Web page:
A rare bipartisan effort underway in the Senate—to ratify a United Nations treaty on disability rights—has become the latest target of politicians who would like to undermine a woman’s ability to make personal health care decisions.
We will only be able to get people into treatment early, and retain them in treatment, if we finally move from rhetoric to real action on HIV and human rights.
To label and disregard sex workers as “victims” who cannot comprehend their true “enslavement” is condescending, disempowering, and untrue.
Last week the UN released its latest estimates on global maternal deaths, just two years after the last figure. From 1990 to 2010, they found, the number of women dying from pregnancy- and childbirth-related causes worldwide dropped from 543,000 to 287,000, a near-fifty percent reduction in fatalities.
Weekly global roundup: Who will be 2012’s 100 most powerful Arab women? Slut-shaming and victim-blaming persist in India; Liberia is slow to reconcile decades of sexual violence; the UN Commission on the Status of Women is happening now; Female Pakistand director wins country’s first Academy Award.
Who bears the brunt of the increasingly steep costs of “global weirding” as the world’s weather goes haywire? Women and their children. And who may be the key to stopping global warming, and to helping communities around the world adapt to the damage that has already been done? Yes, women too.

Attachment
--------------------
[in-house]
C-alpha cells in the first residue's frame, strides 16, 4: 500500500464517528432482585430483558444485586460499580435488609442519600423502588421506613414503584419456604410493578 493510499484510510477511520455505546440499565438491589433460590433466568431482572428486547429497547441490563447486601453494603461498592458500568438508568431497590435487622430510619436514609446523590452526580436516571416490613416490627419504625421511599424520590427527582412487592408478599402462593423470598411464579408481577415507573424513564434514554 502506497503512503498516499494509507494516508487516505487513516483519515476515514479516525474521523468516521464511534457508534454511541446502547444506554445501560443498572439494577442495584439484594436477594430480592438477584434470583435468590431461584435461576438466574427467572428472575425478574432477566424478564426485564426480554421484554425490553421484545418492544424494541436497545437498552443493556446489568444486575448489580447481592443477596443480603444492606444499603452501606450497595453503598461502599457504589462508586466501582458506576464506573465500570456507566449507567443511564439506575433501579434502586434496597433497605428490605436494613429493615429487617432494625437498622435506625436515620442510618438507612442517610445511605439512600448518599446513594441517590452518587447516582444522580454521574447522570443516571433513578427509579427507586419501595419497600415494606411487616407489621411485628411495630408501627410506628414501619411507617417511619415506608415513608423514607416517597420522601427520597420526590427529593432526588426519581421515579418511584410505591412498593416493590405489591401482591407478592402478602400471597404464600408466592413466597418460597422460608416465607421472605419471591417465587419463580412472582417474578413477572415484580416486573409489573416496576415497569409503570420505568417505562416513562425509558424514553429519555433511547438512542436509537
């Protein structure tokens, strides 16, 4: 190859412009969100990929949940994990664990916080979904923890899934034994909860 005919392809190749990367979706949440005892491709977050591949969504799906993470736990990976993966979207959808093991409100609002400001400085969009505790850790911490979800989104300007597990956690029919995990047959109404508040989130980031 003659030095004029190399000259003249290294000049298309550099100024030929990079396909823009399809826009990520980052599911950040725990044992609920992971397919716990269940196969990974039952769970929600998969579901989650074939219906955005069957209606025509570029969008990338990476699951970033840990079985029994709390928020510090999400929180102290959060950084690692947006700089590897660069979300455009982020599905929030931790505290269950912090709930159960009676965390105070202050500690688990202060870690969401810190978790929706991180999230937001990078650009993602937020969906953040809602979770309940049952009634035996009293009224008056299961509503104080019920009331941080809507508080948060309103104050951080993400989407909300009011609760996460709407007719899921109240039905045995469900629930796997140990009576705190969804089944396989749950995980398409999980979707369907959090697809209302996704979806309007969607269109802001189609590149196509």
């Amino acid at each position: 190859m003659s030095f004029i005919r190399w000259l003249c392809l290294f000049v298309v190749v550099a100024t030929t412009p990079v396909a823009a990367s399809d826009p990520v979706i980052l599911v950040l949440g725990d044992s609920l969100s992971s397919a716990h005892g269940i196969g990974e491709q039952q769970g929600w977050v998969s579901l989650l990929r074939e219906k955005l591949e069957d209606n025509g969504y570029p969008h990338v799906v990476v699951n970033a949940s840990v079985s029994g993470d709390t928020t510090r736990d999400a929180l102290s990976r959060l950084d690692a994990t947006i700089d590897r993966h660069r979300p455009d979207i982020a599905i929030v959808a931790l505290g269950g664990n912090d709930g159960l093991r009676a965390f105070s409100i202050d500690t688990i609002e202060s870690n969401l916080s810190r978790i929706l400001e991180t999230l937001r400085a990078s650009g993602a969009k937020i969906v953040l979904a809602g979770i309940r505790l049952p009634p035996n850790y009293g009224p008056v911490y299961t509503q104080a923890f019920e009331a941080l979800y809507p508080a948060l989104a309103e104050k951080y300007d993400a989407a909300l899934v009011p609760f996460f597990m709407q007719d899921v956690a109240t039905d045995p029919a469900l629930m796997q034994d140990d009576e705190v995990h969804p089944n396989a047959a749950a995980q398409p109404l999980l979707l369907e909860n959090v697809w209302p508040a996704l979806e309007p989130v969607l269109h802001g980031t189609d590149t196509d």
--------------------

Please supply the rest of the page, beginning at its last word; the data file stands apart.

Poor quality maternity care, abuse by health workers, and health systems that are unaccountable to pregnant women and mothers all can subvert efforts brimming over with resources and political will.
A campaign to eradicate female genital mutilation has taken off in Senegal. What if, with the incredibly small sums of money needed by the United Nations campaign to fund these strategies across a continent, we could end FGM within the next ten to 15 years? Both UNICEF and UNFPA work to end FGM, though the GOP-led House of Representatives is seeking to eliminate funding for both.
Currently, more than 215 million women around the world want access to quality reproductive health care but don’t have it. Global investment in international reproductive health and voluntary family planning is one of the best ways to save maternal and infant lives, and build sustainable communities. But on a recent trip to Ethiopia, I saw firsthand how limited financial resources, inadequate systems and supply chains, and poor coordination often keep contraceptives from getting into the hands of those who desperately want and need them.
The involvement of women and girls, sex workers, persons who use drugs, men who have sex with men (MSM), and young people is crucial to the achieving the goal of zero new HIV infections by 2015.